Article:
Q. Will this section help me get a bartending job?
A. Absolutely. You have no bartending experience. The interviewer knows this, so knowing a little bit about customer service will definitely help you here. And that includes experience with customer service in ANY industry and/or prior job.
Q. Will the interviewer ask me anything about customer service?
A. Most likely. Bartending is all about providing a great customer experience so that those customers return again and again.
Bartender Customer Service
This introductory lesson is a bit long – but I cover a lot of subjects here. There are a few more lessons on Customer Service following this first one where I get a bit more specific about tipping, types of bar customers, common scenarios, and customer service techniques.
Here’s what I’ll cover in Lesson One:
- Providing a Great Customer Experience
- What the Customer is Looking For
- The Interview: What the Bar Manager is Looking For
- Finding the Sweet Spot – Staying Out of Trouble!
So, let’s take a look at each of the above items:
Bartenders Must Provide a Great Customer Experience
It’s the bartender’s job to provide a great customer experience so that customers will return time and again. That is the bartender’s job – to work hand-in-hand with the bar owner to provide a great customer experience. Period.
Everything depends upon the bar’s profitability. No profits – no business. And exceptional bartenders understand this completely. If the customers have a poor experience – ouch.
Without this teamwork, you’re left with inconsistency, unhappy customers, and poor profits – if any.
Notice that I didn’t say “provide great customer service.” I want you to pay particular attention to this: Great customer service is a simply a tool to help provide an awesome customer experience. A tool that is just as important as the proper lighting, reasonably priced food and drink, and a winning attitude. Customer service is completely different from the customer experience. Let me explain.
It’s the bar owner’s job to make people aware of the bar. To get them in the front door. To provide a safe, comfortable environment with great food and drink. In other words – to have a great experience.
The Bar Owner hires bartenders, and other employees, who understand his priorities – and do whatever it takes to help him achieve his goals. The most important of those goals is to ensure that all customers are having a great experience.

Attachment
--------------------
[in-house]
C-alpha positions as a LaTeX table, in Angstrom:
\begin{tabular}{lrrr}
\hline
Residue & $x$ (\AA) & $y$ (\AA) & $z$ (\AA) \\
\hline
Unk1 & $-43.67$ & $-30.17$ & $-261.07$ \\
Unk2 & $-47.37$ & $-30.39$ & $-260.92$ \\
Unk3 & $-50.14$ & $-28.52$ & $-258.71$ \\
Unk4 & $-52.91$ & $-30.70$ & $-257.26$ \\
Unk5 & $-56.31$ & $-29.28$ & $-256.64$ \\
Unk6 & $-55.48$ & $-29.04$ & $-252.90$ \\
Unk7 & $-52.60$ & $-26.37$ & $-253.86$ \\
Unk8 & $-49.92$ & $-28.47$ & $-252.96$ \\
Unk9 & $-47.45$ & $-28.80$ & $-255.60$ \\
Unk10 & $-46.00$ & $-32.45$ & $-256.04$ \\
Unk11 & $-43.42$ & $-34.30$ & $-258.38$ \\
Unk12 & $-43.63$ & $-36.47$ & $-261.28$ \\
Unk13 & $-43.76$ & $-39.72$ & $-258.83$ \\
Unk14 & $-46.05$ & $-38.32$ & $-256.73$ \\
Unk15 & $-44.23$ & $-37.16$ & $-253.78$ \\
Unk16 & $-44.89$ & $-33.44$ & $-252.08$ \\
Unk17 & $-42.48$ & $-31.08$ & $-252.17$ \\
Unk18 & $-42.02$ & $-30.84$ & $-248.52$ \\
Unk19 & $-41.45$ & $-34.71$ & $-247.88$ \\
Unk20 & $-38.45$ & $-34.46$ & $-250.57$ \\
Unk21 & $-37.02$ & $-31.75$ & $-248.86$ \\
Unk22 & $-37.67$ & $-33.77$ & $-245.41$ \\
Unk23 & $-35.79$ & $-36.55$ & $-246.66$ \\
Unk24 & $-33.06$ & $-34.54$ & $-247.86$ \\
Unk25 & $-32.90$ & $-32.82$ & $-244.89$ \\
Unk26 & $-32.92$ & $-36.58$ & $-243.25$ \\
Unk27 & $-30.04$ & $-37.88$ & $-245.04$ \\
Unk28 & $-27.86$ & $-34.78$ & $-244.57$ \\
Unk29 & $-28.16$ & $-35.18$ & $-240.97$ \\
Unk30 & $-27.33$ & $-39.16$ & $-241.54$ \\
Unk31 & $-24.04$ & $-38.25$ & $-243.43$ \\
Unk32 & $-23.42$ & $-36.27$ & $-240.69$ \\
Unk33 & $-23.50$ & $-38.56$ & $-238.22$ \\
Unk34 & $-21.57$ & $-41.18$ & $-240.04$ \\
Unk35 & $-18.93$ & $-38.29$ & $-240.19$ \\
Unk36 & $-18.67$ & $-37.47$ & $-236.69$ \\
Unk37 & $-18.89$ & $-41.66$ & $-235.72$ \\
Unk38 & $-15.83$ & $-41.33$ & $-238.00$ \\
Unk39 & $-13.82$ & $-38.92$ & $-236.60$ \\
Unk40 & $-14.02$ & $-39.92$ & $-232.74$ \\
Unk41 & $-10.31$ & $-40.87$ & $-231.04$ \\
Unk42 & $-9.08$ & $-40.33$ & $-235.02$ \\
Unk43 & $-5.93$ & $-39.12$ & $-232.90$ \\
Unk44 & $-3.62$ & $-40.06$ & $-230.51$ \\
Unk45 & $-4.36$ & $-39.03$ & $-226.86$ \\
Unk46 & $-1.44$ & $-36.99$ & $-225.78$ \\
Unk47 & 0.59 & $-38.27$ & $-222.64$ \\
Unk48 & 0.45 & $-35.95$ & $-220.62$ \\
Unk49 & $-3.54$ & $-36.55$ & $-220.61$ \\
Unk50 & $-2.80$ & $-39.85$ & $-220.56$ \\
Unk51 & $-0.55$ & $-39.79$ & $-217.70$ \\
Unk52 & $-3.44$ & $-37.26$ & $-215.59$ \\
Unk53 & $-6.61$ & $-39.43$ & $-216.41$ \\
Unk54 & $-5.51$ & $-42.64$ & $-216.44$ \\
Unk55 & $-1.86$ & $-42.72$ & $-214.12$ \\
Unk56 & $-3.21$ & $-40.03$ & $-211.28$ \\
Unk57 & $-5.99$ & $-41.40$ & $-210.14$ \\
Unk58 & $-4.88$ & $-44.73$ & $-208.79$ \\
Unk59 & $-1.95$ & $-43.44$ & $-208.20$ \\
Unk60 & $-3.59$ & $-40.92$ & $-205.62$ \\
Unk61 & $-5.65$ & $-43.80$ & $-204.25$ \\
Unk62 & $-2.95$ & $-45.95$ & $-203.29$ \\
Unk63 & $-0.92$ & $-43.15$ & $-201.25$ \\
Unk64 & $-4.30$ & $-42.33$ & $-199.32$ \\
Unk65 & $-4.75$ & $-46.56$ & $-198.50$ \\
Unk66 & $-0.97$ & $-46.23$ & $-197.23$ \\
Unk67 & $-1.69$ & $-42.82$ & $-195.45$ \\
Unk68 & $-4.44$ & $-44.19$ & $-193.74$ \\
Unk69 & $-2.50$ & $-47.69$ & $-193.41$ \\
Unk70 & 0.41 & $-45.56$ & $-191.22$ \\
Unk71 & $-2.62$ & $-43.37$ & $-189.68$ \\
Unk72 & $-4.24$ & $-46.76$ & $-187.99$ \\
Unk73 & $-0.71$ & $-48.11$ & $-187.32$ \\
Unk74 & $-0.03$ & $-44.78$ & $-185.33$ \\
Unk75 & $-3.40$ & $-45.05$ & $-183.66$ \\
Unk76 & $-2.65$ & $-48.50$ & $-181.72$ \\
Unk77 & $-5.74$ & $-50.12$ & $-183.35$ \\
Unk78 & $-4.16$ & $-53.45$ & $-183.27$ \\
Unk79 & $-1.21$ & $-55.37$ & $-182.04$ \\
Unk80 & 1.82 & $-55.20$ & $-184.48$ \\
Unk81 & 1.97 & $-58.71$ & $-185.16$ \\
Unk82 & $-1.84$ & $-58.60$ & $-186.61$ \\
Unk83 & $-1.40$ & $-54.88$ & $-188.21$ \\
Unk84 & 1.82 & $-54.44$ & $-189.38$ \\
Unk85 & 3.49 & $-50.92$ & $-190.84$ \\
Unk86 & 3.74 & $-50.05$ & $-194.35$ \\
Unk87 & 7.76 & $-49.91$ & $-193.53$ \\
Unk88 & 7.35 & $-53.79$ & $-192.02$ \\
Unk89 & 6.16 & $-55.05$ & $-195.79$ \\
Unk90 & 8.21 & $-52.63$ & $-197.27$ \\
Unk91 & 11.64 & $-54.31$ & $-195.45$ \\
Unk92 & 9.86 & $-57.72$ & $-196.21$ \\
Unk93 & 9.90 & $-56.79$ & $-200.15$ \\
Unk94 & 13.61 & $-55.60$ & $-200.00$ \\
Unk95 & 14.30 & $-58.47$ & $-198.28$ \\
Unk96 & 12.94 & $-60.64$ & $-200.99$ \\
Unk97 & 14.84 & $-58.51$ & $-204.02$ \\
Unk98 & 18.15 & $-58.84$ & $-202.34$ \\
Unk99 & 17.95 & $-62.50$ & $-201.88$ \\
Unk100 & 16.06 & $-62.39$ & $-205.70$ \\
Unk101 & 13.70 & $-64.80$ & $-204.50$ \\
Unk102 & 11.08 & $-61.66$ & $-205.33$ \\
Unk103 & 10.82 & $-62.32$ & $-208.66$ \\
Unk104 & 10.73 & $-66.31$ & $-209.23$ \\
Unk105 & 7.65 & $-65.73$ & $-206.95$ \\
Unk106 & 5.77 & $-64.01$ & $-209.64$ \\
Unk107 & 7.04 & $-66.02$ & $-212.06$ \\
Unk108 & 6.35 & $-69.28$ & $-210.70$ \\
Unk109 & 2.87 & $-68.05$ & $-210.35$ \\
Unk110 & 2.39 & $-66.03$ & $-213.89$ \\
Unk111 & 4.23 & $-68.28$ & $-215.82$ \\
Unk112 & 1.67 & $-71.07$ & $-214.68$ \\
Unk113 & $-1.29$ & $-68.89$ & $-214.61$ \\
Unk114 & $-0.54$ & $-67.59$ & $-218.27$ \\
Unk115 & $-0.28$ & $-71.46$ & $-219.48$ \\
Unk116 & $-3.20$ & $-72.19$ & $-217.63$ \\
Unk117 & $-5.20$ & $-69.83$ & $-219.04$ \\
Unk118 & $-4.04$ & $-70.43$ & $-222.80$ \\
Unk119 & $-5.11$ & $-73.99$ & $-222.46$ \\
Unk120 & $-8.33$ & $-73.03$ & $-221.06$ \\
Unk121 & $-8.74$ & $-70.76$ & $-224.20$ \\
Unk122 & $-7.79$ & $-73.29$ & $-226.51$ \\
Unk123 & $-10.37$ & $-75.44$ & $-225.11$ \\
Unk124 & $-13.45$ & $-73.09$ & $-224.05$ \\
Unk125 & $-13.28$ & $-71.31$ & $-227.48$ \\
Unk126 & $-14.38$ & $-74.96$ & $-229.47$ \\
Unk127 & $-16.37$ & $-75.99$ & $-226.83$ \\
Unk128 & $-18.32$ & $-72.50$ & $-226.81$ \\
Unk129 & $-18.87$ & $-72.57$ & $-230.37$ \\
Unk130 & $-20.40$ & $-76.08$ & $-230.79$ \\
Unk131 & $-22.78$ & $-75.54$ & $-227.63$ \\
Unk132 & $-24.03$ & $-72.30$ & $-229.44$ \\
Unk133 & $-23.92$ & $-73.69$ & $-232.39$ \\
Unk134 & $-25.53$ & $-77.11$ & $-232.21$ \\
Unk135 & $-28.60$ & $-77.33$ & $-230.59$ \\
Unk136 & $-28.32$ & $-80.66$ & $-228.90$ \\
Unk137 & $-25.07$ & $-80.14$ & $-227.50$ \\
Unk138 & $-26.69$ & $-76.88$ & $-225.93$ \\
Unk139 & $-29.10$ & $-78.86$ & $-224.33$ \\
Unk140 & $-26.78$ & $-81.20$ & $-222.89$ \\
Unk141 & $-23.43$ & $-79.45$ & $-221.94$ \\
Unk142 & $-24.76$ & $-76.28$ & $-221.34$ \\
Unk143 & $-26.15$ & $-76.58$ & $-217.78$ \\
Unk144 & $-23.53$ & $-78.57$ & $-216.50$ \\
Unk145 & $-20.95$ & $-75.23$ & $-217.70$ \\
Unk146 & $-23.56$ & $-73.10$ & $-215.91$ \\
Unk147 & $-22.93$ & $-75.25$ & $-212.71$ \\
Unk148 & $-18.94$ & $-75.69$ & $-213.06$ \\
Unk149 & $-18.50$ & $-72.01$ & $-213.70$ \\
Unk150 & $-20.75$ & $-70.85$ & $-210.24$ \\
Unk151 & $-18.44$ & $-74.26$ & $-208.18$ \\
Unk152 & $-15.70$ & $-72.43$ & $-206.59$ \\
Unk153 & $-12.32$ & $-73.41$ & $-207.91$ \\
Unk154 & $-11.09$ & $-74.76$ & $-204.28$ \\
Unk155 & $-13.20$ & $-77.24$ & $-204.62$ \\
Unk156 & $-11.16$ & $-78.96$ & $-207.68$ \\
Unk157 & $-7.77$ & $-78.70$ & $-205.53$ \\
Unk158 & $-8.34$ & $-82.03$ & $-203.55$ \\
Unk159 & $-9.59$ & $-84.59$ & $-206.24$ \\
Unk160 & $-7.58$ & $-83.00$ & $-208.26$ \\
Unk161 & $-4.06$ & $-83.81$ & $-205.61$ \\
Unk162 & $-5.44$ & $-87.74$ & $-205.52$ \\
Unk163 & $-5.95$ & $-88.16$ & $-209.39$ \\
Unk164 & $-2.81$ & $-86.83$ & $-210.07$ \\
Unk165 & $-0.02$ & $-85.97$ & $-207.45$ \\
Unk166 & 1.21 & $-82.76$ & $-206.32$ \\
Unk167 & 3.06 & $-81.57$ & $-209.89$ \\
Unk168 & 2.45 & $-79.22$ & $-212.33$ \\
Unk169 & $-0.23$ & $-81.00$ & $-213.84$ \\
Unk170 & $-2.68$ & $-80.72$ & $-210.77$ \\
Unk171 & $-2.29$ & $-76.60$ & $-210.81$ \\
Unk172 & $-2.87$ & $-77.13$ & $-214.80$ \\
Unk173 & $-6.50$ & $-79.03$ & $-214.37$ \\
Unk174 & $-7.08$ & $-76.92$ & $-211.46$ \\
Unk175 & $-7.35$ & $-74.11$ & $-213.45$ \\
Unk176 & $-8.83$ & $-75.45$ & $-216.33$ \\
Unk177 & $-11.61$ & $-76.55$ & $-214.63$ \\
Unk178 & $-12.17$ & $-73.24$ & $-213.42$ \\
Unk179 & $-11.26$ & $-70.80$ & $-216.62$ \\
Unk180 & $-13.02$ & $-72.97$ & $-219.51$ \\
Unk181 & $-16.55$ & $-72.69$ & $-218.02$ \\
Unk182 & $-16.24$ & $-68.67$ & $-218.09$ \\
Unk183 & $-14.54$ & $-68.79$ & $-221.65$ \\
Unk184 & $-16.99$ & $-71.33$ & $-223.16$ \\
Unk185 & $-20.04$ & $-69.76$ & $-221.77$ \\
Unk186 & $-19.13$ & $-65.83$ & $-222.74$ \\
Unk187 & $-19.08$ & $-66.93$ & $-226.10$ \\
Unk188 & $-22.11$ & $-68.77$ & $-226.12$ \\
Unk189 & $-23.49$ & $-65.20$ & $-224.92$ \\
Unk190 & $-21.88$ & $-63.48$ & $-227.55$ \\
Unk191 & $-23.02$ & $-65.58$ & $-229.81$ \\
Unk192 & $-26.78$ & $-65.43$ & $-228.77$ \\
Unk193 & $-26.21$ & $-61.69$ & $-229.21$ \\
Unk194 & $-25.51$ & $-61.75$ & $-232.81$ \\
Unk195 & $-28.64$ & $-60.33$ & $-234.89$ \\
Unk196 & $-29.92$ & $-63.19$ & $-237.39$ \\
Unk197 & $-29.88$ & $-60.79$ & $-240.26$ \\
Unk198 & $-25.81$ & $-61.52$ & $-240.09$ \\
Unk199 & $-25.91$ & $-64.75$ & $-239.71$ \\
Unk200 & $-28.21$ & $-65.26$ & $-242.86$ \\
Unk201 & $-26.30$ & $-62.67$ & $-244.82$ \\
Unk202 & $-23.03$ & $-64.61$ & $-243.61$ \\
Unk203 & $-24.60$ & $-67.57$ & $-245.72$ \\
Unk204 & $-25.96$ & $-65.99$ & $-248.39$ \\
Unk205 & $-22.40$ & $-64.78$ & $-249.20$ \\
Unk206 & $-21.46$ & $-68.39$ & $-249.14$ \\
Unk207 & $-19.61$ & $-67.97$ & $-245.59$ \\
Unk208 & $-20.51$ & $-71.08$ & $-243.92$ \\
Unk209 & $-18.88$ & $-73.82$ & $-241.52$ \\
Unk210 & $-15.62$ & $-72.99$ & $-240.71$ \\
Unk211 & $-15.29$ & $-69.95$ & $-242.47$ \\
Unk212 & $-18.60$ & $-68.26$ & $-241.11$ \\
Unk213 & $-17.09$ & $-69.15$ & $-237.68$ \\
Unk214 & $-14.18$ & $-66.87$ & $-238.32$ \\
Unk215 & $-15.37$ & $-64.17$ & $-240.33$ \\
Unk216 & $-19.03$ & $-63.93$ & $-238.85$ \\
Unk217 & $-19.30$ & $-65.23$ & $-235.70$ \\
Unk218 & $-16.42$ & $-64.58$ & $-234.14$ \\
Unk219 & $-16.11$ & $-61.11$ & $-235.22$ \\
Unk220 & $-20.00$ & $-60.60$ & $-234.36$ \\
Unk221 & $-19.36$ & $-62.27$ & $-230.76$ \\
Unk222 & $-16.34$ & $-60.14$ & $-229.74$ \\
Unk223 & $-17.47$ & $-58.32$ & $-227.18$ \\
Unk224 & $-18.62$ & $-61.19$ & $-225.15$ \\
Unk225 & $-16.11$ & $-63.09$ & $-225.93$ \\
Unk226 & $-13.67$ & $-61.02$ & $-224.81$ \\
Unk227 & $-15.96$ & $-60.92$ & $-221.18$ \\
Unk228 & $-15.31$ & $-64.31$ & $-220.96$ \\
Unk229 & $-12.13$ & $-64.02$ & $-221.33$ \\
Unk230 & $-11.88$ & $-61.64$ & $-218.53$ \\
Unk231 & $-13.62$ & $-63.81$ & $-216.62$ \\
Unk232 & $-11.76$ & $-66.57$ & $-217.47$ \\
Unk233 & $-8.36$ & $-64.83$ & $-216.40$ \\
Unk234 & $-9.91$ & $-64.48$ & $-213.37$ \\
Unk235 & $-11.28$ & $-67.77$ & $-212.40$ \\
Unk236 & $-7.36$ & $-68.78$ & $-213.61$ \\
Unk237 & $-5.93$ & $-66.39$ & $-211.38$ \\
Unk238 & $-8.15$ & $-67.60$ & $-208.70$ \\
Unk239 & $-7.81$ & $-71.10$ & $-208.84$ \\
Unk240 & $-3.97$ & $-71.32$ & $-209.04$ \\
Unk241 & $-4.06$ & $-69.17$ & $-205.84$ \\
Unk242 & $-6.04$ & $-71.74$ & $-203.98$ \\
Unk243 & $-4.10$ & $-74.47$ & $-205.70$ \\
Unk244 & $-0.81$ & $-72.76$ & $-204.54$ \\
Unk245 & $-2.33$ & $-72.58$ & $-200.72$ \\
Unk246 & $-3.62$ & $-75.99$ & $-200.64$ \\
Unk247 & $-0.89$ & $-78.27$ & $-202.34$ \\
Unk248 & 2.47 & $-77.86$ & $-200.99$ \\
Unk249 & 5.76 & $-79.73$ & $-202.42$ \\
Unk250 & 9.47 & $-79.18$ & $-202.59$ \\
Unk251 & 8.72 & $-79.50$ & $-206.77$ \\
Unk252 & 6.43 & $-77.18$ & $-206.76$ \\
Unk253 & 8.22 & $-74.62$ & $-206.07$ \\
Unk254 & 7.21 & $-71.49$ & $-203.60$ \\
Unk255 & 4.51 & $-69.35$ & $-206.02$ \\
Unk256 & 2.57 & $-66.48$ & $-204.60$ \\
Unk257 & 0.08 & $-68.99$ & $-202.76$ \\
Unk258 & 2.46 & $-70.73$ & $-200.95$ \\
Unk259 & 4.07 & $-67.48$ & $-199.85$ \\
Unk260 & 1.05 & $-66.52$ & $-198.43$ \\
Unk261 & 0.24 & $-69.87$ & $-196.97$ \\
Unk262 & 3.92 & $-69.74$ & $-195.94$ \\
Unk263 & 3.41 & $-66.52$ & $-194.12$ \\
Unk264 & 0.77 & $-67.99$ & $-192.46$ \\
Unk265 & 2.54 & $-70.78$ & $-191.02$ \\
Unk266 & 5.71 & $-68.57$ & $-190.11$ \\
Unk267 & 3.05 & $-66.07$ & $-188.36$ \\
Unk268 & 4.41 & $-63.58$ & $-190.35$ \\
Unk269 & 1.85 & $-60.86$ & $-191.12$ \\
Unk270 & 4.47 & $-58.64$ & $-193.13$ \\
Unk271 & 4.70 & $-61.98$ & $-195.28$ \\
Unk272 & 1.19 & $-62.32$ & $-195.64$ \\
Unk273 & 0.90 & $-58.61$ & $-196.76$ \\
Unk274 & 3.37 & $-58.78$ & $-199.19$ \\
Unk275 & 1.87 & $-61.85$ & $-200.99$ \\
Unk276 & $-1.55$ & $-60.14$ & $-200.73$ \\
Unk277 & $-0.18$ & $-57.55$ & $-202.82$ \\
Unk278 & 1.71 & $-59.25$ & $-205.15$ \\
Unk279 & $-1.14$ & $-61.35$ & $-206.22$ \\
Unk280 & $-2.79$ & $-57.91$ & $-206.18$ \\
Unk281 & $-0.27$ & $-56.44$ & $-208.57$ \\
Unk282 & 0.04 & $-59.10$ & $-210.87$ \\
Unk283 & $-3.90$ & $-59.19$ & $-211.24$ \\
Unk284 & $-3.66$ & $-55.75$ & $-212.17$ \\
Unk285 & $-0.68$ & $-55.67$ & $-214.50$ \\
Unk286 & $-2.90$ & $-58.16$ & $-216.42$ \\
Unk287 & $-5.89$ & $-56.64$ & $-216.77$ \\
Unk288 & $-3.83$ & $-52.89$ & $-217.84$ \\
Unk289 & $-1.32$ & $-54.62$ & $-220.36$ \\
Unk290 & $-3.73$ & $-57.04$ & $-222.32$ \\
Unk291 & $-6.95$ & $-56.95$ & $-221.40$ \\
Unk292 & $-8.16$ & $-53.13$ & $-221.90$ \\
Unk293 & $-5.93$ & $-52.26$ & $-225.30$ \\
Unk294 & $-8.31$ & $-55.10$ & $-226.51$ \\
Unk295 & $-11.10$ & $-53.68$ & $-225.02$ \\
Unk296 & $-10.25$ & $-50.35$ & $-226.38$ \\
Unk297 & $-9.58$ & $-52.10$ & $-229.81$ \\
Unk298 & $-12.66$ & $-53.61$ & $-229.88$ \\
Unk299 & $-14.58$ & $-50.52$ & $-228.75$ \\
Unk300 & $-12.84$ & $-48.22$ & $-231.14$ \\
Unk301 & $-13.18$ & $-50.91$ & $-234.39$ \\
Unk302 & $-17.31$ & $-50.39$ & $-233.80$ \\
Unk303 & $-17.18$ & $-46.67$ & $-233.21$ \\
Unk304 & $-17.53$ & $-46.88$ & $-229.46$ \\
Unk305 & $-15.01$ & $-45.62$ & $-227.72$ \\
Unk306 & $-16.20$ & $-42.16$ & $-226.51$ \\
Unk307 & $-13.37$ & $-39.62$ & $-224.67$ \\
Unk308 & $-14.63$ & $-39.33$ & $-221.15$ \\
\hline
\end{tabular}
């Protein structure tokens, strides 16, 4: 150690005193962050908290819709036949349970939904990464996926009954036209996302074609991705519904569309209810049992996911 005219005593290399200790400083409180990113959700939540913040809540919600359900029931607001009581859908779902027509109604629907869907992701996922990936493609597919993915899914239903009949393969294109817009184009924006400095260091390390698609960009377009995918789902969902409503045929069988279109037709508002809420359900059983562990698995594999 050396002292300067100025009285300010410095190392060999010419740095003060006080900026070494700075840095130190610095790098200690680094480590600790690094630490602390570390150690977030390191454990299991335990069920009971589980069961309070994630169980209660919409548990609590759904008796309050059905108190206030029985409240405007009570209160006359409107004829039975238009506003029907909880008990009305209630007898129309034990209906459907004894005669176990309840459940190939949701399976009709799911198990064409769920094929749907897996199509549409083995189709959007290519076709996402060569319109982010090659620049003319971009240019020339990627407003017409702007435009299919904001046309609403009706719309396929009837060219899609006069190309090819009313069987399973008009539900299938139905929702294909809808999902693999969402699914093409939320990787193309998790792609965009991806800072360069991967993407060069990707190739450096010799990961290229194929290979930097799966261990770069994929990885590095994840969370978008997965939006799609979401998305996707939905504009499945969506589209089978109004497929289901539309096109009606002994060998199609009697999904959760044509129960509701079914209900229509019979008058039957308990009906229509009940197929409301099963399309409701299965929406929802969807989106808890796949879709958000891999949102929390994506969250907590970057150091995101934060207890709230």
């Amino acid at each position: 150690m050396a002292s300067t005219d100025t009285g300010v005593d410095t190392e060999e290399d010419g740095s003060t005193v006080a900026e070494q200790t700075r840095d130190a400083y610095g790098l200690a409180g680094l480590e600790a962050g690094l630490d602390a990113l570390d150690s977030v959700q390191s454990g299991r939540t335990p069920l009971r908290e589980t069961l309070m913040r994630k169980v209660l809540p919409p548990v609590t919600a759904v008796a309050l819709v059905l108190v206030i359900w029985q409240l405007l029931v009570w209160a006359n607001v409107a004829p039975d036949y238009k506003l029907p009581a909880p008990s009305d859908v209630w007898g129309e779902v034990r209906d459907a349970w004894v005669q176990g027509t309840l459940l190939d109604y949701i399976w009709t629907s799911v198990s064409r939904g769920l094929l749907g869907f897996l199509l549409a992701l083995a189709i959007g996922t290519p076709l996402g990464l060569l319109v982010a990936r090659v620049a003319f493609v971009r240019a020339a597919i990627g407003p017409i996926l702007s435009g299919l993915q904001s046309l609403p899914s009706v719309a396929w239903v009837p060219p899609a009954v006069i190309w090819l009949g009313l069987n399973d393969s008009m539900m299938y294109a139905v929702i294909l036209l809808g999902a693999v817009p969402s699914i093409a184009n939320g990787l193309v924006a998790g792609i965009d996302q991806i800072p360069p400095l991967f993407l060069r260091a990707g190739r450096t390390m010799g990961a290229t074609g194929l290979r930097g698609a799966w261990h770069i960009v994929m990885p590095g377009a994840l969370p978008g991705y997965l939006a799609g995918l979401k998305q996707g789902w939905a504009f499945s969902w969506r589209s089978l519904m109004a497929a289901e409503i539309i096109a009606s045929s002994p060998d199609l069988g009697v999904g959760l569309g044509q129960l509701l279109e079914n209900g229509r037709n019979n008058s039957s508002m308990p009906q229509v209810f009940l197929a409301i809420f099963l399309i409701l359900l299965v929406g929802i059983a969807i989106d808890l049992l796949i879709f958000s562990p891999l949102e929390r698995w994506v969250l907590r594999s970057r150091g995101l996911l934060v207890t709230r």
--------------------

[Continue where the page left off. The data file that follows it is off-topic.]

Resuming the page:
Of course, bartenders do have a job description – many bars will have this spelled out, in writing, upon hiring you. However, it took me a few years to understand what I was really doing behind the bar during a shift. And it’s simple.
I was simply hanging out with people. Blending in. Having great conversations. Anticipating their needs, and providing suggestions and solutions to their requests. Being nice! I just happened to be making drinks and maybe serving some food while all of this was going on.
Music blaring so loud that customers have to yell to each other in order to be heard? Lower the volume!
Drunk regular customer knocks over someone’s drink? Replace it with a smile!
Steak overcooked? Really? Fix it – now, and with a smile.
Acknowledge customers immediately. Actually, anyone who walks through that front door. Not after you’ve made those drinks. Not when you get done washing glasses. Immediately. Sometimes just a glance with a nod of the head works wonders.
Customers good-naturedly giving you a hard time? Give it back!
Always, always, always, invite your customers to come back and see you.
Too hot in the bar? Get the manager to turn down the heat.
Customers celebrating their 25th? You know what to do!
Fellow employee in the “weeds?” Help them out – graciously.
Customer doesn’t know what to order? Make the perfect suggestion.
All of the above, in some way, contribute to a great customer experience – and an exceptional bartender knows this. It’s not just about what’s going on at the bar. It’s the big picture.
The ultimate goal of an exceptional bartender is to have a brand-new, first-time customer return to your bar, and address you by your first name while calling out his drink order. And then continuing to come into the bar on a regular basis – and spend his hard-earned money. That’s it.
You’re doing exactly what you’re paid to do. Through your diligence, you have assisted the bar owner in creating a great customer experience.
If you, as a bartender, can consistently help provide a great customer experience – you are exactly what a bar manager is looking for. You’re hired!
What Bar Customer’s Are Looking For
Generally speaking, the below list is what most restaurant and bar customers are looking for:
- Friendly employees
- Great food and beverage products at a reasonable